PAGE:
Re: Starting 4020 after Sitting 5 Years
Grab the fan and with the other hand, reach in and hold the slack side of the fan belt tight and you can turn the engine until you get up on a compression stroke. A worn engine will spin pretty easily. A good one, you will have to turn it slowly through each compression stroke. Hope you find the latter.
Also a good idea to check for water in the oil. Loosen the drain plug and see if any will drip out. Oil level may also be high on the stick because of water under it. Never know what might have happened in the time it was sitting.
No, you can' t pull it off to start it. If you have to pull it some distance, use the "tow" latch behind the left battery to disconnect the transmission from the wheels so it doesn't damage the transmission from lack of lubrication while towing. You should have manual steering, but not brakes! Not a real good combination while towing.
If you start at the starter solenoid terminal and follow the cables to the first battery post (what is it's polarity?) and then from the other battery terminal to the frame or straight to the next battery (what polarity is it's first connection from the first battery or frame?), and from that battery to the frame or starter (where does it connect? stud on the end of the starter or solenoid terminal)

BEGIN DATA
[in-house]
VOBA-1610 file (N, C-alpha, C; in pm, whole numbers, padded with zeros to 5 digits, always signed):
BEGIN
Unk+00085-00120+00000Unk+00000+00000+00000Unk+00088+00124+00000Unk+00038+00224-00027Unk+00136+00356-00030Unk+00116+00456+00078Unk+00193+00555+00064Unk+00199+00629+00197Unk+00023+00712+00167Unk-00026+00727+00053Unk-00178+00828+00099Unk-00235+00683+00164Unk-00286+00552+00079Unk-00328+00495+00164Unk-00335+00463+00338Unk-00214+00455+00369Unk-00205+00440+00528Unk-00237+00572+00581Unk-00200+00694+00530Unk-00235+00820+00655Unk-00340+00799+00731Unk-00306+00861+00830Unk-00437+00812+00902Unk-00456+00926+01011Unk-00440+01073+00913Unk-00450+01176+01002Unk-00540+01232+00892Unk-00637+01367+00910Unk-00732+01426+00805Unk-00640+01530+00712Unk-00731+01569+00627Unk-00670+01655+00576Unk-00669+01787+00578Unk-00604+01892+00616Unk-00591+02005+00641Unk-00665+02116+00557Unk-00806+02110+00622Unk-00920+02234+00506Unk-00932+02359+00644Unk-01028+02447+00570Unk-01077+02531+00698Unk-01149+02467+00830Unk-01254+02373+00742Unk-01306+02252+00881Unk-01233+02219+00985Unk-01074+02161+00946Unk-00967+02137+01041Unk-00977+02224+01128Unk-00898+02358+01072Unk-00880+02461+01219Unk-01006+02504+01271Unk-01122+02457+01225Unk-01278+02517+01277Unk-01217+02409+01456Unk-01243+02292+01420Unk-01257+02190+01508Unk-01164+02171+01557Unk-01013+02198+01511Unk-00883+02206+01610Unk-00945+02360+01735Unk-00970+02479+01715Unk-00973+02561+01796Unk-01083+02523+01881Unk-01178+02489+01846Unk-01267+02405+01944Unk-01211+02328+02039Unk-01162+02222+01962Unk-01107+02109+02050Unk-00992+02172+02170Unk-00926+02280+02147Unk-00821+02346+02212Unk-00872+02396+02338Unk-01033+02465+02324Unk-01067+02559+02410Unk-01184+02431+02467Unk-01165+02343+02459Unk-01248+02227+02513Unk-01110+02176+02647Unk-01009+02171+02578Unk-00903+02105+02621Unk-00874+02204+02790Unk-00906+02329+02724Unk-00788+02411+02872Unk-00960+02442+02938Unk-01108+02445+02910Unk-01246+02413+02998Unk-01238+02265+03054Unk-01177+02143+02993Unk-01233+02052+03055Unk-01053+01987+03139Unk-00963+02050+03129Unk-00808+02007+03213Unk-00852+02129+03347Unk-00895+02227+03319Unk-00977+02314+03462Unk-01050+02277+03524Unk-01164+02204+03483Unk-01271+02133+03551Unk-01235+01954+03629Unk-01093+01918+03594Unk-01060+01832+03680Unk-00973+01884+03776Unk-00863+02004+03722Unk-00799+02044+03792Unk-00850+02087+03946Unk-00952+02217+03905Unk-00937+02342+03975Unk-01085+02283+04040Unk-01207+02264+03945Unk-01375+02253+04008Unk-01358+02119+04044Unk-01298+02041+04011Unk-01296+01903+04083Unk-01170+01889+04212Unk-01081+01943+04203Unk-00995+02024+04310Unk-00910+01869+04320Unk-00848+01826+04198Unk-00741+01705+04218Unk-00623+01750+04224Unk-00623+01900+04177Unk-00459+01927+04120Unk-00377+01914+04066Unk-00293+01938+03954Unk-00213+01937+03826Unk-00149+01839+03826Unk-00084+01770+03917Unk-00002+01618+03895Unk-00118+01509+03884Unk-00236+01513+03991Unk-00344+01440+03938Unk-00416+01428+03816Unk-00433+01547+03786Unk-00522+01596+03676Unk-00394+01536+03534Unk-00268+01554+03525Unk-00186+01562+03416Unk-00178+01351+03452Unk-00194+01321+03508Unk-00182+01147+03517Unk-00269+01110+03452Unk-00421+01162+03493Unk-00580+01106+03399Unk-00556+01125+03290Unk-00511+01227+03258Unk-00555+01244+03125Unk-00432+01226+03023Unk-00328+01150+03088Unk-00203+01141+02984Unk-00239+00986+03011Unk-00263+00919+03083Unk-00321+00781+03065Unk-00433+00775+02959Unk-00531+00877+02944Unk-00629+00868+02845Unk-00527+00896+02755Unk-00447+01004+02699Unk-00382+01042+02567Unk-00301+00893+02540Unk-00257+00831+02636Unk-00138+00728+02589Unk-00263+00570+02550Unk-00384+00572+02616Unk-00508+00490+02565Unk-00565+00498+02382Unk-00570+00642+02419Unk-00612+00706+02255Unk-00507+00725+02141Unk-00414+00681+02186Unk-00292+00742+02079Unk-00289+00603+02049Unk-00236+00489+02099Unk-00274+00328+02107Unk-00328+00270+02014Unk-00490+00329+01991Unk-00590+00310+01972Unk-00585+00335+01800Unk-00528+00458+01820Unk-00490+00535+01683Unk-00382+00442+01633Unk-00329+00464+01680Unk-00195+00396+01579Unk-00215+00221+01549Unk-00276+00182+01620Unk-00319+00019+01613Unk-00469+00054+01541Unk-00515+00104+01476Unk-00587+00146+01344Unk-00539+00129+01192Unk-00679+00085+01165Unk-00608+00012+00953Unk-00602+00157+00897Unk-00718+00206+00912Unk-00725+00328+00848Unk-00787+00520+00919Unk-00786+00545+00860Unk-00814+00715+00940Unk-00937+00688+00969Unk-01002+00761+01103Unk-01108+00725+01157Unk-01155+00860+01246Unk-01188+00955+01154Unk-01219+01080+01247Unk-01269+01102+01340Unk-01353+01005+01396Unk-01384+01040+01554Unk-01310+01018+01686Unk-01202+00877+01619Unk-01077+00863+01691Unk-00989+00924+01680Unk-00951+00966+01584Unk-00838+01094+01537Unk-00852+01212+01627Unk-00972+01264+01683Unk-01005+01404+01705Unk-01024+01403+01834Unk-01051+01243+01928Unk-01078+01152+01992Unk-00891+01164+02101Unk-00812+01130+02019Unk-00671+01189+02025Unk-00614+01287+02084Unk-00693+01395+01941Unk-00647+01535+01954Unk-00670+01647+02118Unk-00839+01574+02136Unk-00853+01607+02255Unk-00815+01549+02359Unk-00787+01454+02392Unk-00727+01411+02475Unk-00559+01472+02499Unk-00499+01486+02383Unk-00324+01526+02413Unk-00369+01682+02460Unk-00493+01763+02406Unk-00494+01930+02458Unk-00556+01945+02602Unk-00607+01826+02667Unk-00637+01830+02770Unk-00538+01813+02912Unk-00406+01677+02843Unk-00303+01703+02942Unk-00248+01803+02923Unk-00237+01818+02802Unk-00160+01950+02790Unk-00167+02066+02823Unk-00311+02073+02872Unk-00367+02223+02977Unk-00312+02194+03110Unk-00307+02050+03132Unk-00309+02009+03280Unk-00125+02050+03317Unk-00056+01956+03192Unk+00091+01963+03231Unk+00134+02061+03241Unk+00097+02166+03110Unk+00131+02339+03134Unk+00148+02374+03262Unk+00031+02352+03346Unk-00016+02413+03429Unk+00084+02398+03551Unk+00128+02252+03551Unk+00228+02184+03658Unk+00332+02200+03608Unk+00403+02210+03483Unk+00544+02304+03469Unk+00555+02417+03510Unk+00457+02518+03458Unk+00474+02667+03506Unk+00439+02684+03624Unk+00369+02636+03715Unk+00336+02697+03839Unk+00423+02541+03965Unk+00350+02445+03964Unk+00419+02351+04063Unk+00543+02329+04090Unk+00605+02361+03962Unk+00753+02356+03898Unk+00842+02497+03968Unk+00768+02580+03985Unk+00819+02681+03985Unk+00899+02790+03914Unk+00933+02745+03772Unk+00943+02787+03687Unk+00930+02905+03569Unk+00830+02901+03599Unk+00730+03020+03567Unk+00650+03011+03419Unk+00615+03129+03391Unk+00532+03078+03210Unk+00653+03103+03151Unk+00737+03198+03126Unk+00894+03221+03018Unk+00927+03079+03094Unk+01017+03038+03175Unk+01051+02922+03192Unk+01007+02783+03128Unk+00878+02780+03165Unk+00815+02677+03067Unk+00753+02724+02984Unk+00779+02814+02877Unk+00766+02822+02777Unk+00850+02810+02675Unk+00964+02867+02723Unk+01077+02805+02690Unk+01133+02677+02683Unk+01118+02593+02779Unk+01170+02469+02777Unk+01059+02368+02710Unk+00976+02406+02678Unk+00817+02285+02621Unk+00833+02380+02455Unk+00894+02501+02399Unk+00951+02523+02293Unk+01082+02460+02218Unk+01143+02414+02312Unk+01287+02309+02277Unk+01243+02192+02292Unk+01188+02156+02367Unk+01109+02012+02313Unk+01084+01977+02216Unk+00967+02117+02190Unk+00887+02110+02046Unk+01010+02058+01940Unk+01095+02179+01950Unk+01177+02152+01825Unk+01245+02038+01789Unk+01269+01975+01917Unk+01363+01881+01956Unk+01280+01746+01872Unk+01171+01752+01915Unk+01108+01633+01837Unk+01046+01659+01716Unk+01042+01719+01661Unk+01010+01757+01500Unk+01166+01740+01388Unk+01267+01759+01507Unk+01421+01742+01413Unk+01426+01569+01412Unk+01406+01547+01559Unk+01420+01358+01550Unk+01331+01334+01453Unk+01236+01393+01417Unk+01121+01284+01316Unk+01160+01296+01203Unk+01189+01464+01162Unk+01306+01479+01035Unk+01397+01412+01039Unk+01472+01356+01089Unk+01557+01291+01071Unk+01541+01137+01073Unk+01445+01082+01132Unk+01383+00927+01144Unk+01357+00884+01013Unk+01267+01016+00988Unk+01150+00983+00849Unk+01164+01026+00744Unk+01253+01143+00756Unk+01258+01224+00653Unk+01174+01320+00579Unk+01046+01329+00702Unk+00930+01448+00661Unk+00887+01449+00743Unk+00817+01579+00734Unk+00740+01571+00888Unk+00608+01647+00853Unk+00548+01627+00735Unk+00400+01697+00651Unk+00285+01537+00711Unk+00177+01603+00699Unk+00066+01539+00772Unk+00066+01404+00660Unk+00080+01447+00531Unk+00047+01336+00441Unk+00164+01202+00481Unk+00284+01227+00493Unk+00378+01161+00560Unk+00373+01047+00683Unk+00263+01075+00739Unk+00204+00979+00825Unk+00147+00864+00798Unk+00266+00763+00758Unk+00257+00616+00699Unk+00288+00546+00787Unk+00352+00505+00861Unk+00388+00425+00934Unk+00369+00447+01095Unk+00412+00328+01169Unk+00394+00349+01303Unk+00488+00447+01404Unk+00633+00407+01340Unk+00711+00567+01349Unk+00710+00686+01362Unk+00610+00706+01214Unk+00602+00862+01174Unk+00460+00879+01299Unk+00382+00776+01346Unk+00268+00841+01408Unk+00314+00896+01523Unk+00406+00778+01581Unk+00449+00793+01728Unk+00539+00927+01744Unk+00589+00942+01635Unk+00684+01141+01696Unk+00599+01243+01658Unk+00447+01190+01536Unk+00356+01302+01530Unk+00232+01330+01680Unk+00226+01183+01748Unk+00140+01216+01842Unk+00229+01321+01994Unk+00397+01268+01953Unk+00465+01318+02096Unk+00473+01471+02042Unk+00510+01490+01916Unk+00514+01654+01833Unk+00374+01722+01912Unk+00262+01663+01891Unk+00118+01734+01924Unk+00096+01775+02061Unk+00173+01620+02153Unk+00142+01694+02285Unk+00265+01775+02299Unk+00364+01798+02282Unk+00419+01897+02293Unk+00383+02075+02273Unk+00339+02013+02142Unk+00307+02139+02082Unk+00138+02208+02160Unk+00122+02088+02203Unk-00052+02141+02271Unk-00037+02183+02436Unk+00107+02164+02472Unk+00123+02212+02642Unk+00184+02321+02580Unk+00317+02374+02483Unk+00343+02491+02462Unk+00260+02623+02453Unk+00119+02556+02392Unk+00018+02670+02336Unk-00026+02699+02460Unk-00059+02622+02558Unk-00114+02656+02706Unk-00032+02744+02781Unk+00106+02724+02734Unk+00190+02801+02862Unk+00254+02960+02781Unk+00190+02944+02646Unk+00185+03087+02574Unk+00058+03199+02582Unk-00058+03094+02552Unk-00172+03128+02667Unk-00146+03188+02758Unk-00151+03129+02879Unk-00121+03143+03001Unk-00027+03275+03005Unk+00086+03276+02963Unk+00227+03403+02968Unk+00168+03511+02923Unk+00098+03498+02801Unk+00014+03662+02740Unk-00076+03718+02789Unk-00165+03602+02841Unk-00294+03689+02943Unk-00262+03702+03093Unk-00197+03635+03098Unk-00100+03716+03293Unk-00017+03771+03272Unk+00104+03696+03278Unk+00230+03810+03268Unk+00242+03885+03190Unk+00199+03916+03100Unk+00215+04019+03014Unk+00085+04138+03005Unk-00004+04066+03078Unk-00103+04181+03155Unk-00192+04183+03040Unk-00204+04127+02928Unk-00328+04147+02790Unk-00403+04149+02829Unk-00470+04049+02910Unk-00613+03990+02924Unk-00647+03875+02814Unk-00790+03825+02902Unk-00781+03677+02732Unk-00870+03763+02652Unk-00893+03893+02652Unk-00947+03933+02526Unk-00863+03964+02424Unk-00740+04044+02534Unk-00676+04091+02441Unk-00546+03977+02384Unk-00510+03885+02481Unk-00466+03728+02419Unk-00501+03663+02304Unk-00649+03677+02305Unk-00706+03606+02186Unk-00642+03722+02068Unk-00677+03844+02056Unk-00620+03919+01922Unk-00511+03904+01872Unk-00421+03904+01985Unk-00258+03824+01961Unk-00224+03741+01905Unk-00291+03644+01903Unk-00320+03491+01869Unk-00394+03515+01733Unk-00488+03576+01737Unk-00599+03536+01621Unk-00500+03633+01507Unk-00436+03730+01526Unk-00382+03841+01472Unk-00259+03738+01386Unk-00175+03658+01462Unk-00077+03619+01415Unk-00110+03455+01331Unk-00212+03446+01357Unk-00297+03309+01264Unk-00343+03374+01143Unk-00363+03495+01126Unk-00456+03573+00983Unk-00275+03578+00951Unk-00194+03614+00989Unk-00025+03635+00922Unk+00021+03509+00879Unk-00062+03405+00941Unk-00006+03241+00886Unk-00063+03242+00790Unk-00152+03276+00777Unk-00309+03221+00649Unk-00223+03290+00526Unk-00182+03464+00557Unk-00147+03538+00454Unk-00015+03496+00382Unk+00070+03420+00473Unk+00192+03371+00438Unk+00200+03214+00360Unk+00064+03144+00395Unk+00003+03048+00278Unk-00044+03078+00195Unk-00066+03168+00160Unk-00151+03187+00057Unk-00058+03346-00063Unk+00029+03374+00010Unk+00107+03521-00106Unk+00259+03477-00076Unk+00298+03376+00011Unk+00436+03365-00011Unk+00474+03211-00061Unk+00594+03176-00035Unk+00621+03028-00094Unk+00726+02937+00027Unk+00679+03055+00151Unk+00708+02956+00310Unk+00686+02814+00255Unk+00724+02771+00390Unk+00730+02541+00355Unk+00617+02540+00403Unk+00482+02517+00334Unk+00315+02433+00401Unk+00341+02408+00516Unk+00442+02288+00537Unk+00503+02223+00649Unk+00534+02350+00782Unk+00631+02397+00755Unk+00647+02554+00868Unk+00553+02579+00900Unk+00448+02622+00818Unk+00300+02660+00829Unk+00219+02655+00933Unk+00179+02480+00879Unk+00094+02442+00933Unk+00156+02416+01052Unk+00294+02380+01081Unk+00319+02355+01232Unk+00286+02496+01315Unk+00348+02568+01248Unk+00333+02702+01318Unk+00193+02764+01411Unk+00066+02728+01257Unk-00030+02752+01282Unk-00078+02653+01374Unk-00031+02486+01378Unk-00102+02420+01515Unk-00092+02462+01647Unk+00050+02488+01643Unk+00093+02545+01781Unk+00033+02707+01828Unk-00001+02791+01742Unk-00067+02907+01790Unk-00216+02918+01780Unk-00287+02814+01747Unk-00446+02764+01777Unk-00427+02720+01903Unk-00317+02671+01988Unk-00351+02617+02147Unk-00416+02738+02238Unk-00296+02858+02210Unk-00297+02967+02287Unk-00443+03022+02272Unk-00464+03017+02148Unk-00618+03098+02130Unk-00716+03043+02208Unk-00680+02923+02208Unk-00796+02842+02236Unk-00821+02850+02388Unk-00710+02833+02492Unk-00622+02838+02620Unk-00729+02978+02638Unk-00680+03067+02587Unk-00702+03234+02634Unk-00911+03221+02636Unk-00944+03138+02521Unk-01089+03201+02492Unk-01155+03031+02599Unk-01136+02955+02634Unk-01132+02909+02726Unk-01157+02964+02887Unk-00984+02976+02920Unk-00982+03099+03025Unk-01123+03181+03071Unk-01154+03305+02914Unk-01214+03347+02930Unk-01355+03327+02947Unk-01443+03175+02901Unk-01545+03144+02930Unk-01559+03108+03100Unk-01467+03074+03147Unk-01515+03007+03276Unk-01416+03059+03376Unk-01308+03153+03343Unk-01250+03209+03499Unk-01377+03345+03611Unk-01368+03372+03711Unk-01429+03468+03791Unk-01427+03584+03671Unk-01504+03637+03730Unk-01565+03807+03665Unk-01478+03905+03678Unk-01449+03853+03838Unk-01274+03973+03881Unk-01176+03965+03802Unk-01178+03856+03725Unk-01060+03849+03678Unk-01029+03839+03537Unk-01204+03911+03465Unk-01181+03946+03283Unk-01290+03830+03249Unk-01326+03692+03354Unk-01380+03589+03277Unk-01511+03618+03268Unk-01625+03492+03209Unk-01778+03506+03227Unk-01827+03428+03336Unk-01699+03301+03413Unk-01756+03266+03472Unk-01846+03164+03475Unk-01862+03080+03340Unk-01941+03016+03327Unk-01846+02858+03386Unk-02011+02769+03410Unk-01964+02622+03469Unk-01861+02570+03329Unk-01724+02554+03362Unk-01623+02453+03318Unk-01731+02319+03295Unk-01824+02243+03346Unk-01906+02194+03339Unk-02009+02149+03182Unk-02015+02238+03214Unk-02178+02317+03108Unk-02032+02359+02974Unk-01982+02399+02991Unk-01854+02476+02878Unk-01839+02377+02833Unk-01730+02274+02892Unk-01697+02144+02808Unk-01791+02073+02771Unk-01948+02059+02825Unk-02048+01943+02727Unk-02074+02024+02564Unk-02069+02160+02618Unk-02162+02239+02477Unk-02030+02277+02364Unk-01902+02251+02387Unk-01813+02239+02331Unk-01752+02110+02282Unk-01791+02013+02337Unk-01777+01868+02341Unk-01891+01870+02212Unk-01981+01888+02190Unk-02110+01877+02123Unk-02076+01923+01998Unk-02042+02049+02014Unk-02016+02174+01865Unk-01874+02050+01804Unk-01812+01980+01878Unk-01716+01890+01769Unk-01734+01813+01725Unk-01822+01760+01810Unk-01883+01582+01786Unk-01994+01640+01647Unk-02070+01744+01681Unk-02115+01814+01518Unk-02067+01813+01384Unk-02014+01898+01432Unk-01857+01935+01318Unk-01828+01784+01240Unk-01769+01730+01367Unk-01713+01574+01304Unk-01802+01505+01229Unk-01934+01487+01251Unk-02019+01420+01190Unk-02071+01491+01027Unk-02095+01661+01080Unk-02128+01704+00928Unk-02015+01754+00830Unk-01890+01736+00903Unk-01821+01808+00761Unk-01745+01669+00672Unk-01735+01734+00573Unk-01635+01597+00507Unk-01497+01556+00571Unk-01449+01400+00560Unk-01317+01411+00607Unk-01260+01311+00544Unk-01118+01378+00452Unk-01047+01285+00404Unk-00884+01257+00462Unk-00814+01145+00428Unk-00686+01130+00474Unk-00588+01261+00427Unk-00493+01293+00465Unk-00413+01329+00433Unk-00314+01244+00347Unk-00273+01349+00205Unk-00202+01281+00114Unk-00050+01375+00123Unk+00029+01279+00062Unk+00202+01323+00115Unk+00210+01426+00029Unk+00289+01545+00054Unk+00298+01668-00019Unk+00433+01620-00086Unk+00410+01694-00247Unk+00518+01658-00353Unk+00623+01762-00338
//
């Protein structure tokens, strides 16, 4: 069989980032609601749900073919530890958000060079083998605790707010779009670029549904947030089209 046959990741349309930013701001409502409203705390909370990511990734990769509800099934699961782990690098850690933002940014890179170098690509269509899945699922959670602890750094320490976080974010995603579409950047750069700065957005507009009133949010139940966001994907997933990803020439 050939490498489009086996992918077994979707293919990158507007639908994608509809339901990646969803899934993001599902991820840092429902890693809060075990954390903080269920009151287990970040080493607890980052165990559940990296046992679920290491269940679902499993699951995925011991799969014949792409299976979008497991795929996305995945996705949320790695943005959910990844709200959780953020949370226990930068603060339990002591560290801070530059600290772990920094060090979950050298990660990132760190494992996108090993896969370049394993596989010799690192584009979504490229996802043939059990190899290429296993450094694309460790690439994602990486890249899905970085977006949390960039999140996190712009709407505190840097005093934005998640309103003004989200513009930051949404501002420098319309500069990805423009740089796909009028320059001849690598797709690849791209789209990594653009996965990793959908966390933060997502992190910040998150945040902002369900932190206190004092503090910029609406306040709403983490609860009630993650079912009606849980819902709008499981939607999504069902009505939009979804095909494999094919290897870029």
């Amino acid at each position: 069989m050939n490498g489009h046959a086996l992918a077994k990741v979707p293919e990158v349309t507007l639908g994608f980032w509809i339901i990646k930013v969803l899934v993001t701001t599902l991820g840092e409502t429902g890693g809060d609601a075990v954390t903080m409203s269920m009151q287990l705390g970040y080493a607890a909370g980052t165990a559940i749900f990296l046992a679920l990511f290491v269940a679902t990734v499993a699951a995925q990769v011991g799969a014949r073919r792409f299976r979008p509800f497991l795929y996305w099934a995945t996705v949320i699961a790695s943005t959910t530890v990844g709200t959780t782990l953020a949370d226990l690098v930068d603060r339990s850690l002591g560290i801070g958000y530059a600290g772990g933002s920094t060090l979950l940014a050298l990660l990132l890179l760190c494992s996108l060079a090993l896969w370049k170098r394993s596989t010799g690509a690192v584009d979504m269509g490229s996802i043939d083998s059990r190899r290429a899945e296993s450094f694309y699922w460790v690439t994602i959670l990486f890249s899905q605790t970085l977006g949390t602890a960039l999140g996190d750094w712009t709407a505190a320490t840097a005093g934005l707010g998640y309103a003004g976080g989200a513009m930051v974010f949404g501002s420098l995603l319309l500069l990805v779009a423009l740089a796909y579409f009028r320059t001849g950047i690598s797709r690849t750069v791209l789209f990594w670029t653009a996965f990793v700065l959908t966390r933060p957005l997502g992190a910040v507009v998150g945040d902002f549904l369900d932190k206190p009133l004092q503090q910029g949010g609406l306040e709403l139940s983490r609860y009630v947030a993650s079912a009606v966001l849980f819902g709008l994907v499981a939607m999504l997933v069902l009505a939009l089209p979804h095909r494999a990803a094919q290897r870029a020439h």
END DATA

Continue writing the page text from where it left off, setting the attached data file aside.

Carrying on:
You could have .......
series 6 volts (solenoid to +left bat- then to +right bat- to frame (ground) That's how Deere did it on the newer tractors
parallel 12 volts (both batteries are 12 volt and both + posts have connection to starter solenoid and both - terminals have connection to frame (ground) This is how I prefer to do it.
Series 12 volts (24 volt system) original design. Left battery + goes to starter solenoid terminal, left battery - goes to frame. Right battery + goes to frame, negative goes to terminal on front of starter. A starter with an internal short usually will drain the right battery only, the solenoid will isolate the left battery and prevent it from being drained by a bad starter. The accessory electrical equipment on the tractor is divided between the two batteries somehow, can't remember exactly how.
Our 24 converted to 12 volt cranks just as good as it did when on 24. The price of repairing the generator and starter was getting out of hand, so I converted it to a Delco 10SI alternator and parallel 12 volt batteries. Now our generator/starter man says the old Delco starters are getting too expensive to fix and has supplied us a newer model, slightly heavier duty Delco starter with a more durable solenoid on it. It has to be indexed correctly to clear the intake manifold and the side cover over the starter area will no longer fit. So far it's only been on a few months.